Aset Oracle: Mantle of Priesthood

The Mantle of Priesthood
by TahekerutAset

The First Maxim of being a Priest or Priestess is to Know Yourself

The Second is to Serve your Gods

What are you doing, dear child?

What are you doing?

You cast Us away and push Us aside.

You do not integrate Us into your life.

You leave Us in shrine as if We are only located there.

We are everywhere.

Let Us in.

Let Us in.

We are interwoven through the World and through the lives of Our Priests.

We are everywhere.

Not just in shrine.

When it gets to be too much, tell Us.

When you need a break, let Us know.

These are your boundaries.

Know them and We will work within them.

A broken Priest serves no one.

A half-assed Priest serves none.

Know who you are and what you want.

Know who you are and what you want.

Know who you are and what you want.

In all you are

In all your parts

Align your souls.

Align your ka, ba and heart.

Align all the elements.

Align your souls in anyway you can.

And know who you are.

If you have not forgiven yourself for past mistakes,

or purged your self-loathing or doubt or fear.

If you have not faced down the darkest parts of your souls,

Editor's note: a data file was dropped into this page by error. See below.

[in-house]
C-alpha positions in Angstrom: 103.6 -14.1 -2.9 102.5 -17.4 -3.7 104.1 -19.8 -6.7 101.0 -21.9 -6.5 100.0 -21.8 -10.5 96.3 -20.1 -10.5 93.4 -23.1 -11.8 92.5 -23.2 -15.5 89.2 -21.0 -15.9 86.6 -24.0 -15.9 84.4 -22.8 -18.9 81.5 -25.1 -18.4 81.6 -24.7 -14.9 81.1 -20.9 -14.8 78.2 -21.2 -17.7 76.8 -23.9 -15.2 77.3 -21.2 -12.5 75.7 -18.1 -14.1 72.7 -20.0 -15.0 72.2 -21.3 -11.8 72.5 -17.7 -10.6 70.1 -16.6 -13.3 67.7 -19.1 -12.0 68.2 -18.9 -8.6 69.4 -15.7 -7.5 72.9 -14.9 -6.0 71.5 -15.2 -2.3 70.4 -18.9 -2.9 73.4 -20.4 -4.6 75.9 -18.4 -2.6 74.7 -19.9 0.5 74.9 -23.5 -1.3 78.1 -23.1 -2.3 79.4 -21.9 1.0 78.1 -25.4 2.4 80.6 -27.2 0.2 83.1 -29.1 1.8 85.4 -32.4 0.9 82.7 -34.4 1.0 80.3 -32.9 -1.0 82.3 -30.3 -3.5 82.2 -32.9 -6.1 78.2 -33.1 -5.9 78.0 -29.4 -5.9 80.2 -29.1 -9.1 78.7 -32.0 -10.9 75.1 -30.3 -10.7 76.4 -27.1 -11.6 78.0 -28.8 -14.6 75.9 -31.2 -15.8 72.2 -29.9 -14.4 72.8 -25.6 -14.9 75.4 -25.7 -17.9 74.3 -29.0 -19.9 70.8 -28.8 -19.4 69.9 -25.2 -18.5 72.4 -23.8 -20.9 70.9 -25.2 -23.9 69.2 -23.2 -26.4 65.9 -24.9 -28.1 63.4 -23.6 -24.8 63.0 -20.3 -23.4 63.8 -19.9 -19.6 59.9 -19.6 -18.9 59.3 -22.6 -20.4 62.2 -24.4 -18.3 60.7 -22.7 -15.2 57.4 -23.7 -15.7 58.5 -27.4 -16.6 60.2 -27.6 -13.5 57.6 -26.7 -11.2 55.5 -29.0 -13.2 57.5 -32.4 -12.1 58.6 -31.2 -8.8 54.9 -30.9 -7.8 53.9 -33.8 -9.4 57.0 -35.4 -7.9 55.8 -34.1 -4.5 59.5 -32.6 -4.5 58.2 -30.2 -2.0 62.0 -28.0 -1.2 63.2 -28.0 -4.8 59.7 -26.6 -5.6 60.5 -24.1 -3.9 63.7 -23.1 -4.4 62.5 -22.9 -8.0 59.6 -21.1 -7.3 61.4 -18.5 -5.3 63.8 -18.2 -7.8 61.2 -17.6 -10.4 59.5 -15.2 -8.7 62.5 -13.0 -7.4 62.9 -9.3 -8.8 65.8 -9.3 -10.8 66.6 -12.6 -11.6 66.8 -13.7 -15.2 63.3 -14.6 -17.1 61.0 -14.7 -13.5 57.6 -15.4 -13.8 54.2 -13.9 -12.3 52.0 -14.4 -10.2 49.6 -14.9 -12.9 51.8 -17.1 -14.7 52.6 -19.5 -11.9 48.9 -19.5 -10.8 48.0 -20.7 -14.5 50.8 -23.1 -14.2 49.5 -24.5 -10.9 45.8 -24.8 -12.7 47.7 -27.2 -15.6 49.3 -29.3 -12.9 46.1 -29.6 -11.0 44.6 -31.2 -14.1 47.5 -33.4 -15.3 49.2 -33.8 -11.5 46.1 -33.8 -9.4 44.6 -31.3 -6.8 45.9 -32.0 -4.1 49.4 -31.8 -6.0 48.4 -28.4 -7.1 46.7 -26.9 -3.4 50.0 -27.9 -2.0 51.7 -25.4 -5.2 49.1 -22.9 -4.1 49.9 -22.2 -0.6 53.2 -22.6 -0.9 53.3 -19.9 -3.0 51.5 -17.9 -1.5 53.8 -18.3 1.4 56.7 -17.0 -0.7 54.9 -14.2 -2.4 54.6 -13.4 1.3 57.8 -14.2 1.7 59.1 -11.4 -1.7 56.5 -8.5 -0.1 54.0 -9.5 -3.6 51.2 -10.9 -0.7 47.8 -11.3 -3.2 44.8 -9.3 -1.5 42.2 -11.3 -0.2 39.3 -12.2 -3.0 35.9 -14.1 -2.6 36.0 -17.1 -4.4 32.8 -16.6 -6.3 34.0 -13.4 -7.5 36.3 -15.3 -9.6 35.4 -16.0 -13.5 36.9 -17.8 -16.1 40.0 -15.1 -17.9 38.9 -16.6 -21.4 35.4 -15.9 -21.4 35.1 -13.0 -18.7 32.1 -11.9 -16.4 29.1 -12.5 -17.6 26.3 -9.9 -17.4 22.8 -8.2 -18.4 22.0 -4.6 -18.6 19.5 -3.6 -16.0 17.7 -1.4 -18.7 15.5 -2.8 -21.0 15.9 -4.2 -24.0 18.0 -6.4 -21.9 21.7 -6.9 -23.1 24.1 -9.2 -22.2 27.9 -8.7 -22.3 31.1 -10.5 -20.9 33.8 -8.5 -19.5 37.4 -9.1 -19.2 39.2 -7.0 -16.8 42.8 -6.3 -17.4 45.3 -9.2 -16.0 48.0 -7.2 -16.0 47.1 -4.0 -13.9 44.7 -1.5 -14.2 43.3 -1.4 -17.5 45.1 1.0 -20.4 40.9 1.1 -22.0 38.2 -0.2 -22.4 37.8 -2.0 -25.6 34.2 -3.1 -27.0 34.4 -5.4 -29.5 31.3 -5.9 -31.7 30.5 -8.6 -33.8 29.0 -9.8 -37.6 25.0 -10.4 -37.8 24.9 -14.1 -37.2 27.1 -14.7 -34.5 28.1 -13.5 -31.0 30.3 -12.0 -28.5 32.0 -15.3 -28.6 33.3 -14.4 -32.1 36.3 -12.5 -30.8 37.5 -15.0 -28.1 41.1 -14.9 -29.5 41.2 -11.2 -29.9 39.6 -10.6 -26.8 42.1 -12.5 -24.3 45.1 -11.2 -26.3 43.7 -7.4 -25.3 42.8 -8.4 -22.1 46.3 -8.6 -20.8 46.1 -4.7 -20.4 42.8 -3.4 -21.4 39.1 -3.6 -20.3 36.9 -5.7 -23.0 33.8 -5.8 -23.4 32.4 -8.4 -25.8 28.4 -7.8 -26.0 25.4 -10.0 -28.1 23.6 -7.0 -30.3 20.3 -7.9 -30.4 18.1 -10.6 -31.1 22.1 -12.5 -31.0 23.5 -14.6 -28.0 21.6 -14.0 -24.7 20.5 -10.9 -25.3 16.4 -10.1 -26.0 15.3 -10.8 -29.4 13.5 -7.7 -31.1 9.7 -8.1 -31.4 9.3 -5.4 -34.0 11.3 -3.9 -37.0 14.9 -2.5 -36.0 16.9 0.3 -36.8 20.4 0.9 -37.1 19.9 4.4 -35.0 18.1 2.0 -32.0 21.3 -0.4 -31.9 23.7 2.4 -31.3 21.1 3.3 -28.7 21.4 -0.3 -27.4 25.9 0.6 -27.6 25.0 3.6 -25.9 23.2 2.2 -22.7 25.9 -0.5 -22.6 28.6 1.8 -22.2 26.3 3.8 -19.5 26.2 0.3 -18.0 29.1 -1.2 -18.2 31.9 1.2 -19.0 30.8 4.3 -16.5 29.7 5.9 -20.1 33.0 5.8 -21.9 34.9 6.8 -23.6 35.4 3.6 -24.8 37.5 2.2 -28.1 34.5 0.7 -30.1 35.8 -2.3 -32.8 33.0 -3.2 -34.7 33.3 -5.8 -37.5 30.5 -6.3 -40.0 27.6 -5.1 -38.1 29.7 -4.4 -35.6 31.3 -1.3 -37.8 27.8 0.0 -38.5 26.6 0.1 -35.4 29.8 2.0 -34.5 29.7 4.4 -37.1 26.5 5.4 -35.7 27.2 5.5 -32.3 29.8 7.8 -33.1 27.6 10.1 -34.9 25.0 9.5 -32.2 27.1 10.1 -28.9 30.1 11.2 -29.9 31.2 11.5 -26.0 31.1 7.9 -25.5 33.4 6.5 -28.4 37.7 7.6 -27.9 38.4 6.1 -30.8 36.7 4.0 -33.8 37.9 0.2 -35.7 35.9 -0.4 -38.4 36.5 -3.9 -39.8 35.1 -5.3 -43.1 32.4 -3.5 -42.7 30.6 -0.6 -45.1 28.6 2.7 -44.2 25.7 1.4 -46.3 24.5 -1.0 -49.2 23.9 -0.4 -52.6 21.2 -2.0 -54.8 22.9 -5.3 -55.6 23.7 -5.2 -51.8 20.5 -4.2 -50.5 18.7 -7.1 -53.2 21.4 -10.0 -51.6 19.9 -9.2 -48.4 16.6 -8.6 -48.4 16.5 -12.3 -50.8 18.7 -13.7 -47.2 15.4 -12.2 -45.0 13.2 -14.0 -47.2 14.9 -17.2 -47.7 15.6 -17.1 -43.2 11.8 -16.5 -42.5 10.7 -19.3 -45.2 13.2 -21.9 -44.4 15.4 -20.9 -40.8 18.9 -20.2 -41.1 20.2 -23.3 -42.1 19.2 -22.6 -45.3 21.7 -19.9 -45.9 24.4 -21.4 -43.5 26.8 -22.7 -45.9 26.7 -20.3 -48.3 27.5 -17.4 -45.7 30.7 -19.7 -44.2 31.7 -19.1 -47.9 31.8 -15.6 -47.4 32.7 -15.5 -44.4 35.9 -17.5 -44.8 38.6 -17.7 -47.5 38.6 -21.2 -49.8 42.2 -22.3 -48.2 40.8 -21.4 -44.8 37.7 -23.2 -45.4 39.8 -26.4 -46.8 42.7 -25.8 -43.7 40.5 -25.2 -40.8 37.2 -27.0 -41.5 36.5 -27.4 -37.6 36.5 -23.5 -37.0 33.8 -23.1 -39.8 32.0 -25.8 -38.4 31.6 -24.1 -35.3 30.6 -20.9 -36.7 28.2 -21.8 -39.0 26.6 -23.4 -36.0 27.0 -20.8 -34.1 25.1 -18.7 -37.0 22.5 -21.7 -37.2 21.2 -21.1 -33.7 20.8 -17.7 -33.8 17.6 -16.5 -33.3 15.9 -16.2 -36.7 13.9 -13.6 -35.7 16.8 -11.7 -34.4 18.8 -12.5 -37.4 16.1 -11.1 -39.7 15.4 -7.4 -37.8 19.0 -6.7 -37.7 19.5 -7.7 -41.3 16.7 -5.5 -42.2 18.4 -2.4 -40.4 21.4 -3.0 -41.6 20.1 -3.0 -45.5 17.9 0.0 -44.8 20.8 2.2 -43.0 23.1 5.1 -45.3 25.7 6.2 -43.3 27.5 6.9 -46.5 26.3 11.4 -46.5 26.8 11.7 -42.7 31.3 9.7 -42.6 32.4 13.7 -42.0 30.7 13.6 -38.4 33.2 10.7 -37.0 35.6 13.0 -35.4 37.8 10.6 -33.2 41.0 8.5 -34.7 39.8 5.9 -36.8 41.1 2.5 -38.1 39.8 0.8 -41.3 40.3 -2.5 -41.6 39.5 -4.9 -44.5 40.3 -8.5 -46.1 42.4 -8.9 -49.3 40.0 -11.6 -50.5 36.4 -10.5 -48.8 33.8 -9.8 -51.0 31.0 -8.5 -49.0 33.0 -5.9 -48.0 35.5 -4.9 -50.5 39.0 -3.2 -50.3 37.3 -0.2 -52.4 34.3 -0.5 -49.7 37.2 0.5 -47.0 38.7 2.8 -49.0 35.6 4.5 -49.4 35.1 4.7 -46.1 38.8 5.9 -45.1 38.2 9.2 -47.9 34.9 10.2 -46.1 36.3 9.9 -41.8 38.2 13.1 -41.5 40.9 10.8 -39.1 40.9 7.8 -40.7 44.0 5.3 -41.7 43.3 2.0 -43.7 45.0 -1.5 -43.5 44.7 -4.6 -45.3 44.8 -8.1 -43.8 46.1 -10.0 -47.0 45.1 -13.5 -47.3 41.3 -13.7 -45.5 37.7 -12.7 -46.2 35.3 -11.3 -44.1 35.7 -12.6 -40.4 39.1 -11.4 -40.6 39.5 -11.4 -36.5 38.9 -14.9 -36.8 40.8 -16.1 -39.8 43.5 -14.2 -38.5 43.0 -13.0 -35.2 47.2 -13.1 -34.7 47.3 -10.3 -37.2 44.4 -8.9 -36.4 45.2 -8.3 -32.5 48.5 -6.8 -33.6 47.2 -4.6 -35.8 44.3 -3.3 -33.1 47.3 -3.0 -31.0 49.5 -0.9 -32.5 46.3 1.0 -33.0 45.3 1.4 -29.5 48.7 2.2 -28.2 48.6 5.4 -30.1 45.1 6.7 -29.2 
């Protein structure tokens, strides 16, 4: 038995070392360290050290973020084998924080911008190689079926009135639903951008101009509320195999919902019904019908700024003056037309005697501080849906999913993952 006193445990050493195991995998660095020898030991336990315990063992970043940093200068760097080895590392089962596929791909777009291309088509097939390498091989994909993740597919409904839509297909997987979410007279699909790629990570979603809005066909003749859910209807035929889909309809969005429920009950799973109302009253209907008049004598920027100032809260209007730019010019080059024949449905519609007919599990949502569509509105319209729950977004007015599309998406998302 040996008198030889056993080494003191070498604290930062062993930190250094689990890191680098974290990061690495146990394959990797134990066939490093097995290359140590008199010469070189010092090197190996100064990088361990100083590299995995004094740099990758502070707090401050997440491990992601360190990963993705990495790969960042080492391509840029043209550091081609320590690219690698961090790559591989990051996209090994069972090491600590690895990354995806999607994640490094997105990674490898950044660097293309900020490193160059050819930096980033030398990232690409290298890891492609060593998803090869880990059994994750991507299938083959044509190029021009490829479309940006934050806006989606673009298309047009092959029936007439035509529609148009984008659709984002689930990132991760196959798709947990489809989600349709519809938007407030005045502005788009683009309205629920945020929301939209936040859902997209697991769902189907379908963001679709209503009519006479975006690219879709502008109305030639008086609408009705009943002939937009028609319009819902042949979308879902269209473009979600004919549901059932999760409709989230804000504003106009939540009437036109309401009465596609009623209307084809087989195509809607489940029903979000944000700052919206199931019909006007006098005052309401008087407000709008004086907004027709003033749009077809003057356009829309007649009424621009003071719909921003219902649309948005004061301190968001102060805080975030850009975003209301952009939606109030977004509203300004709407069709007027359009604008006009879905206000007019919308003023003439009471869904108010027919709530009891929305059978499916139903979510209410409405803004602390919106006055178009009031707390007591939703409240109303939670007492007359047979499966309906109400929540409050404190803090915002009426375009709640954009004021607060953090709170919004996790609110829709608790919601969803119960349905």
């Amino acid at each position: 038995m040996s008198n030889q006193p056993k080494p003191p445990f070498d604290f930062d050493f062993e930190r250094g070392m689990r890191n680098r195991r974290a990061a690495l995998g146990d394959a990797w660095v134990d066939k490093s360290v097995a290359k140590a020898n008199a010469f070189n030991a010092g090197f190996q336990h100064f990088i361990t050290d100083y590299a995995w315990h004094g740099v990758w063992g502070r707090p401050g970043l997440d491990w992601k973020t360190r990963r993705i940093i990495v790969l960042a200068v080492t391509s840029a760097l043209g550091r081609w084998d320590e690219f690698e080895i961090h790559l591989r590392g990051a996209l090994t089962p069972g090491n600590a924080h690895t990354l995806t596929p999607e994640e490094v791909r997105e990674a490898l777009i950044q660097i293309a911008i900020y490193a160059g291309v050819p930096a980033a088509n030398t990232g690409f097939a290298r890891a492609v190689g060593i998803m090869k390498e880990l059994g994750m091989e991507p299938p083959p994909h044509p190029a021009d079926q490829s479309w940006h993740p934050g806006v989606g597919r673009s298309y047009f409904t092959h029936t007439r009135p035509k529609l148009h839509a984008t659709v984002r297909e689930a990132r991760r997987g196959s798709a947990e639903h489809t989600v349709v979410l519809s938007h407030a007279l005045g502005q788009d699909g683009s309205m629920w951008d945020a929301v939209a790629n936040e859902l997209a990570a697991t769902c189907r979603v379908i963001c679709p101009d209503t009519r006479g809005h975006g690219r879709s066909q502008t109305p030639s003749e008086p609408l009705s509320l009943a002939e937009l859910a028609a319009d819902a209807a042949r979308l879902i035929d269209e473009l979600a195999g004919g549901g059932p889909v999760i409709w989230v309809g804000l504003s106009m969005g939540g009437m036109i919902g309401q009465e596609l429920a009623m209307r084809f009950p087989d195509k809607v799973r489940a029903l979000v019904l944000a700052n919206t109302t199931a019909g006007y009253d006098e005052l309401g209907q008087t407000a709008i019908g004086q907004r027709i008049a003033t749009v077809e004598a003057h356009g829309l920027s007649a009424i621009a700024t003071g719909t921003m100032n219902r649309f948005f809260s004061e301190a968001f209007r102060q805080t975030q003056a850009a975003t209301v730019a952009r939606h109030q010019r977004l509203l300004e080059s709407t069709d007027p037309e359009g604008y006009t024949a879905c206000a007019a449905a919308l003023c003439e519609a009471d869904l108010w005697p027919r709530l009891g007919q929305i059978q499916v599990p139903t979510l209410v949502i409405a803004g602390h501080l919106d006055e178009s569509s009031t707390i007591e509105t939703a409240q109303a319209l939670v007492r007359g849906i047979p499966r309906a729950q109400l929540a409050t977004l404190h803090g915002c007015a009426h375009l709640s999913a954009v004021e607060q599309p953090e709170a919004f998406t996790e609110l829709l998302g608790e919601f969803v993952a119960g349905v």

ripped them from their roots and burned them clean away

through flame;

If you have not cleansed or cleaned out your soul

through a flood of tears that drown your very heart

If you have not been through the crucible of Set,

or the transformation of Aset,

then how do you know who you are?

The ritual is not enough.

They do not know who they are in order to perform it.

They come to you asking for this mantle, this job, this honor,

not knowing what it means.

Not knowing what it means.

Not knowing what is expected.

Not knowing what is being asked or accepted.

A weekend alone does not make you a Priest.

This is absurd.

How can one become a Priest in three days?

This is not enough.

They do not understand.

And I am done.

I am done.

I am done with accepting Priests with these low standards.

They do not know who they are.

They have not worshiped Me long enough to know who they are.

And this is a task for those who honor Me and for those who are My children.

You are not the Ancient Egyptians.

You are not prepared as they were to perform this task.

The ritual is not enough–it never was.

The House of Life taught them for years in ancient times.

You have done this in three days. A weekend. A short time.

This takes years to prepare for.

Years.

This is not enough.

Another has left the fold.

Another has fled the mantle that We have bestowed upon them.

Because of whimsy or self doubt or other tasks took precedence.

Or wanting to serve Us and not knowing what to do,

and thinking Priesthood is the only answer.

It is not.

It is a vocation.

It is a calling.

It is a damn job.